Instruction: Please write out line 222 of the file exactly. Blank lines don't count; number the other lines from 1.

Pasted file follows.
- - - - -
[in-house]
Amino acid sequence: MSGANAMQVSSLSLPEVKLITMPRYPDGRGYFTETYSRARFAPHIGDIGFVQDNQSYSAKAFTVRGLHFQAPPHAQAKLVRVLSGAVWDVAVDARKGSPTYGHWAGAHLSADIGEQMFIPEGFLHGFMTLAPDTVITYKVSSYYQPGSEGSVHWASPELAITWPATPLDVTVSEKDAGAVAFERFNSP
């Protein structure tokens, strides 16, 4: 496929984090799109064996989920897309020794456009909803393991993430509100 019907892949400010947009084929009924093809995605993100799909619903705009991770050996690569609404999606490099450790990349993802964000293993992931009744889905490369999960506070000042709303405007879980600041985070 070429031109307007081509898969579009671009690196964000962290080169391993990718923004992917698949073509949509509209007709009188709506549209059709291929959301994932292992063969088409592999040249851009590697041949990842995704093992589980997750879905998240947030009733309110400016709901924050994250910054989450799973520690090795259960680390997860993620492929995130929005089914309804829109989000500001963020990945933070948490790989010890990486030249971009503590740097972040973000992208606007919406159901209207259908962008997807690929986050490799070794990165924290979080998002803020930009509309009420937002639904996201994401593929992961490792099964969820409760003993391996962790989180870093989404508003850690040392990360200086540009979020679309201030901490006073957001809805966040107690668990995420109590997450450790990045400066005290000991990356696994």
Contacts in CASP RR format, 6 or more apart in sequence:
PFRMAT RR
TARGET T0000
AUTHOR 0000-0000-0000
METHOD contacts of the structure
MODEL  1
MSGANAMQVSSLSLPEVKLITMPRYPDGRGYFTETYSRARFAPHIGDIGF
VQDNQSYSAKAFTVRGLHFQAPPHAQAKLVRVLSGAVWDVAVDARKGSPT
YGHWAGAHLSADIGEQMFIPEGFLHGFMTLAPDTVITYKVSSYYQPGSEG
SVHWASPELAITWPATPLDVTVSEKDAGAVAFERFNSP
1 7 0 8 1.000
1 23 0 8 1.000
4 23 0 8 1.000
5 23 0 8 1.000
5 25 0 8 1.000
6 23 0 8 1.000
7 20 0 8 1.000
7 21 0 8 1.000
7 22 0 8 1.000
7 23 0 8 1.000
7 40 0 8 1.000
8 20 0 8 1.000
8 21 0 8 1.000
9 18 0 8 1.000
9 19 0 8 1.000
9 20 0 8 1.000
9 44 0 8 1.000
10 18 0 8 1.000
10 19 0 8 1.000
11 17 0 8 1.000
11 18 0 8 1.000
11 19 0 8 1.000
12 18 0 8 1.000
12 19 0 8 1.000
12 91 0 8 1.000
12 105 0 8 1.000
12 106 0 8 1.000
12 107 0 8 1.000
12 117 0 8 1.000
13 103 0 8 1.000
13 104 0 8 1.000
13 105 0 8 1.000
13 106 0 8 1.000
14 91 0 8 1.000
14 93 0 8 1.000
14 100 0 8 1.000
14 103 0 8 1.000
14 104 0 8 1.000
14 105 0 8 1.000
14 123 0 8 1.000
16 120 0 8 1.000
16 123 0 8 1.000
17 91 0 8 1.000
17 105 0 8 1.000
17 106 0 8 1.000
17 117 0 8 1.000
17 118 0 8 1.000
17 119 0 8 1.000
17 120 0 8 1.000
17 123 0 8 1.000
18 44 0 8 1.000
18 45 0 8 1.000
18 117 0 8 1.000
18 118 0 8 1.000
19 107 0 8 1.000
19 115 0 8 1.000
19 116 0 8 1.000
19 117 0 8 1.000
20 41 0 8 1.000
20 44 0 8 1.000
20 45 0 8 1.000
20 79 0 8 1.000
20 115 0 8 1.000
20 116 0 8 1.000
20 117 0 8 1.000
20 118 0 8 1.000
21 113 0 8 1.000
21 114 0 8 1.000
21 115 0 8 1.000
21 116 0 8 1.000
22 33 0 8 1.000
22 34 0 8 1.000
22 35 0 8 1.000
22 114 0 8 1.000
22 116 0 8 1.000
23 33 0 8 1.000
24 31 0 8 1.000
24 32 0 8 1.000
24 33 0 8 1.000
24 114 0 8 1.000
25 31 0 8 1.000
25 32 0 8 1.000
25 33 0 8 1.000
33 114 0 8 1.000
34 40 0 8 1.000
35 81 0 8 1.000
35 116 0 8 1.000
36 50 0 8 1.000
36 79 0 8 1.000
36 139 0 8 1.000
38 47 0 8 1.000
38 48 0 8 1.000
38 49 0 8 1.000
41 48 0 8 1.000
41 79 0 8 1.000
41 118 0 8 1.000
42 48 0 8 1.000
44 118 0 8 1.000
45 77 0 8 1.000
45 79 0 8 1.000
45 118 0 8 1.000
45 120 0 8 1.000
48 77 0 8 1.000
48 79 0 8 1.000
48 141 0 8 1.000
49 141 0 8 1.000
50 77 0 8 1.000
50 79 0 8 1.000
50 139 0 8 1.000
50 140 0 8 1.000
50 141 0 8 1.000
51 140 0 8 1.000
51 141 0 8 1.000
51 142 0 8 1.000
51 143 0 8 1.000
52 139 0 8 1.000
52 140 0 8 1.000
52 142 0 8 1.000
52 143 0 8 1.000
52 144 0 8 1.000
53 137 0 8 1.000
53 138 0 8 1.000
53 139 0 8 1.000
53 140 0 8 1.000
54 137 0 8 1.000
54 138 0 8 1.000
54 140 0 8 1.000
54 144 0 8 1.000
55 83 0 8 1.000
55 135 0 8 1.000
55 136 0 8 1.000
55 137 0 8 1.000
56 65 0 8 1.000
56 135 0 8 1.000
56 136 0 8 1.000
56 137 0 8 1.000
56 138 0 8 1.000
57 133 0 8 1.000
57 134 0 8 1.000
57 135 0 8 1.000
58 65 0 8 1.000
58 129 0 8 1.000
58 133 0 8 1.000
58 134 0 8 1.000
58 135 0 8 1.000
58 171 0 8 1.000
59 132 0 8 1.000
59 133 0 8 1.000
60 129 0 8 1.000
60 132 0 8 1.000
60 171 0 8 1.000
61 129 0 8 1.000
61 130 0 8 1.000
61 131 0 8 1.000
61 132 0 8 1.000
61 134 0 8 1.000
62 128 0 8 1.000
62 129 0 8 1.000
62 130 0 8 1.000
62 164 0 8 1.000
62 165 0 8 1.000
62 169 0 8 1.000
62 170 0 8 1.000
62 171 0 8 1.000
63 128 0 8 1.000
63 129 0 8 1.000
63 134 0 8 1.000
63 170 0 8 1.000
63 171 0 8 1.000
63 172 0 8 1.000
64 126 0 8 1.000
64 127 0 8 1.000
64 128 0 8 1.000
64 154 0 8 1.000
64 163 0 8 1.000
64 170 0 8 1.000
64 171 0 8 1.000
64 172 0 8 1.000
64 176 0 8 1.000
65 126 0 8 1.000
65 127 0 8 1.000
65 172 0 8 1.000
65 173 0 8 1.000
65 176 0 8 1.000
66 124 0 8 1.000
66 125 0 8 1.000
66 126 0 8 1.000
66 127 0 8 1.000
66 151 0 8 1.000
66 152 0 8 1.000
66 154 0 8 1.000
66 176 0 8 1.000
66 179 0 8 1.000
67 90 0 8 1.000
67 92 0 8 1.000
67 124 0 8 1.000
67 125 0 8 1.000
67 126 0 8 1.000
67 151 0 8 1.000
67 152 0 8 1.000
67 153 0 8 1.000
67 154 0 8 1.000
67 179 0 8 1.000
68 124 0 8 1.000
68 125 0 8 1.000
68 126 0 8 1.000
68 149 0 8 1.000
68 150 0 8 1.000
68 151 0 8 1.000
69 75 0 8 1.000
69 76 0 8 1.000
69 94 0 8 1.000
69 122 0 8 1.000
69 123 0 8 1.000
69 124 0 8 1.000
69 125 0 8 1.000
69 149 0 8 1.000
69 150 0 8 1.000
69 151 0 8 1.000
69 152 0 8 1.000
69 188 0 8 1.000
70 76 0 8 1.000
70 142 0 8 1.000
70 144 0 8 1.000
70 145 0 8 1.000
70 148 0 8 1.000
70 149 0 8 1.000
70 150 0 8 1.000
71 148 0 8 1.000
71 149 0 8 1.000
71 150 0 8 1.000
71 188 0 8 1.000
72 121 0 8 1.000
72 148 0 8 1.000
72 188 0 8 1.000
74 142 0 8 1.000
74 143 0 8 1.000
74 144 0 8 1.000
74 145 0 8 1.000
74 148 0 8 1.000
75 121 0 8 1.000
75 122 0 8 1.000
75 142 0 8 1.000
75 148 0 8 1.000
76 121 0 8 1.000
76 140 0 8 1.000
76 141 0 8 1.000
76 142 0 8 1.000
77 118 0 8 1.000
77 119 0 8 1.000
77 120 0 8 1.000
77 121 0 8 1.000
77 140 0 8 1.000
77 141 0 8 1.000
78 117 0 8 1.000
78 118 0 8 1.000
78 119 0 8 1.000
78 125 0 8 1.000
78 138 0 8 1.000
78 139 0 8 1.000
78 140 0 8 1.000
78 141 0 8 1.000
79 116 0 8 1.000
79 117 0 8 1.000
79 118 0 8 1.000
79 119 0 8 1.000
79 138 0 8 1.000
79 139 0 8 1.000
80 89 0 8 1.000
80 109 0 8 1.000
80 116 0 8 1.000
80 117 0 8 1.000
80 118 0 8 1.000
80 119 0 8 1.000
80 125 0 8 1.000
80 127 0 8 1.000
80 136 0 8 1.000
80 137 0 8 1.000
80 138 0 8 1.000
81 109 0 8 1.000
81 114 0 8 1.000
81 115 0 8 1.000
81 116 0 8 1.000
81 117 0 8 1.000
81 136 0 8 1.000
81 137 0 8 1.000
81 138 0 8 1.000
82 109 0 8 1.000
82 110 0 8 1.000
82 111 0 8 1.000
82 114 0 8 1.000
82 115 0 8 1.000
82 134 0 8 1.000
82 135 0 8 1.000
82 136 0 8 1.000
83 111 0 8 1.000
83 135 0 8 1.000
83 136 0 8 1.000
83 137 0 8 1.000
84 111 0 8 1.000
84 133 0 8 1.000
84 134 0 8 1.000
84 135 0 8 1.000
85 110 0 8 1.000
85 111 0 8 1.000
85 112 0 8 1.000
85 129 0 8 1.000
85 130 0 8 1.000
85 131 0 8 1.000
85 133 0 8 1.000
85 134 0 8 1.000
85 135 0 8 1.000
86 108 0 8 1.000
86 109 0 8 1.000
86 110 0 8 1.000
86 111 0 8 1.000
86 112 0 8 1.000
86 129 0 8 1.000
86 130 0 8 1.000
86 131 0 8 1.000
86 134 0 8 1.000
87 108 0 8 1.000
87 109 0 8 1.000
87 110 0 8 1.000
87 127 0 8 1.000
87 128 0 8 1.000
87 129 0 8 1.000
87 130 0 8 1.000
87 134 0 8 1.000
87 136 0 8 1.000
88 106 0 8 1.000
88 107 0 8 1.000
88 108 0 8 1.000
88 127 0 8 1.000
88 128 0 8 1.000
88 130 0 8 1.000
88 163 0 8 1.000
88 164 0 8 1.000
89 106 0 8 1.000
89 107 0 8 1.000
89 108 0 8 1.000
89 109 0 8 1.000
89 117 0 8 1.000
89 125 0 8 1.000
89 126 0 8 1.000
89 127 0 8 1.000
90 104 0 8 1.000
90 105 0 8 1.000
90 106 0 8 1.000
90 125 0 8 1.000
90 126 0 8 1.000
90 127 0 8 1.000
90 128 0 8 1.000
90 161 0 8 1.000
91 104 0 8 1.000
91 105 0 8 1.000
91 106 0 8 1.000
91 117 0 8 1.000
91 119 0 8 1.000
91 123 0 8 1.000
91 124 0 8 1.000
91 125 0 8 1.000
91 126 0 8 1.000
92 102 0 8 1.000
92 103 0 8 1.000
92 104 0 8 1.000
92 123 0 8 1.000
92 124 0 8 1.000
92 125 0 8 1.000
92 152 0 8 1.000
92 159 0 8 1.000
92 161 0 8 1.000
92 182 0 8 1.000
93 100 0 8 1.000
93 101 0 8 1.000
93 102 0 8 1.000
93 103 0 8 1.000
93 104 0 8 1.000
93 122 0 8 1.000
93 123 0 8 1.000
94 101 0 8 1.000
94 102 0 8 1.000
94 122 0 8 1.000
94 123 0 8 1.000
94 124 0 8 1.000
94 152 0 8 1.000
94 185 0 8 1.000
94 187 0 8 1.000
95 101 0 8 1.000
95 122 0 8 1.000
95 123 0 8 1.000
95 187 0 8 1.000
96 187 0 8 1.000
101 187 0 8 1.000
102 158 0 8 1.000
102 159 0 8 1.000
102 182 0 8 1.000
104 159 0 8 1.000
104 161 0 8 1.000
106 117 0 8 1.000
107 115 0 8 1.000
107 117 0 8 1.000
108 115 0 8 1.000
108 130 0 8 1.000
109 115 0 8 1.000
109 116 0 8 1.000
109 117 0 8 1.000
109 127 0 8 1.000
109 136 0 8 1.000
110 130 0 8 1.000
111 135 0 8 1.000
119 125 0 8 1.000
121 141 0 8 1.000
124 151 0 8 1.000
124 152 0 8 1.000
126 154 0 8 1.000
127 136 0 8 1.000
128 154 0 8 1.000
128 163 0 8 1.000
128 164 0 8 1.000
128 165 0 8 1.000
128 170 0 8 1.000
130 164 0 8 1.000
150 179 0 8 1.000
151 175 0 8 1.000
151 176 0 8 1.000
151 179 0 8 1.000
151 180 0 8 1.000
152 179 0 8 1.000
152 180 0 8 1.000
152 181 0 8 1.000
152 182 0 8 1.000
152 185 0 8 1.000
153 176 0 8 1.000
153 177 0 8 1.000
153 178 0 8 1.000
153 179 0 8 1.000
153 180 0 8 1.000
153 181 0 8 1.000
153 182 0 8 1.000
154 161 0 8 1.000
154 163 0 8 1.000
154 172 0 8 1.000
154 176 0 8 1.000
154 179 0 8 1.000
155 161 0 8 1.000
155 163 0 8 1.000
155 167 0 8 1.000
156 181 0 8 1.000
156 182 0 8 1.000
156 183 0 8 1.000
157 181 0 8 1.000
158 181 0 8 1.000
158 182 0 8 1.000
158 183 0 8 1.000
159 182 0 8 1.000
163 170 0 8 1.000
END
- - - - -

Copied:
68 151 0 8 1.000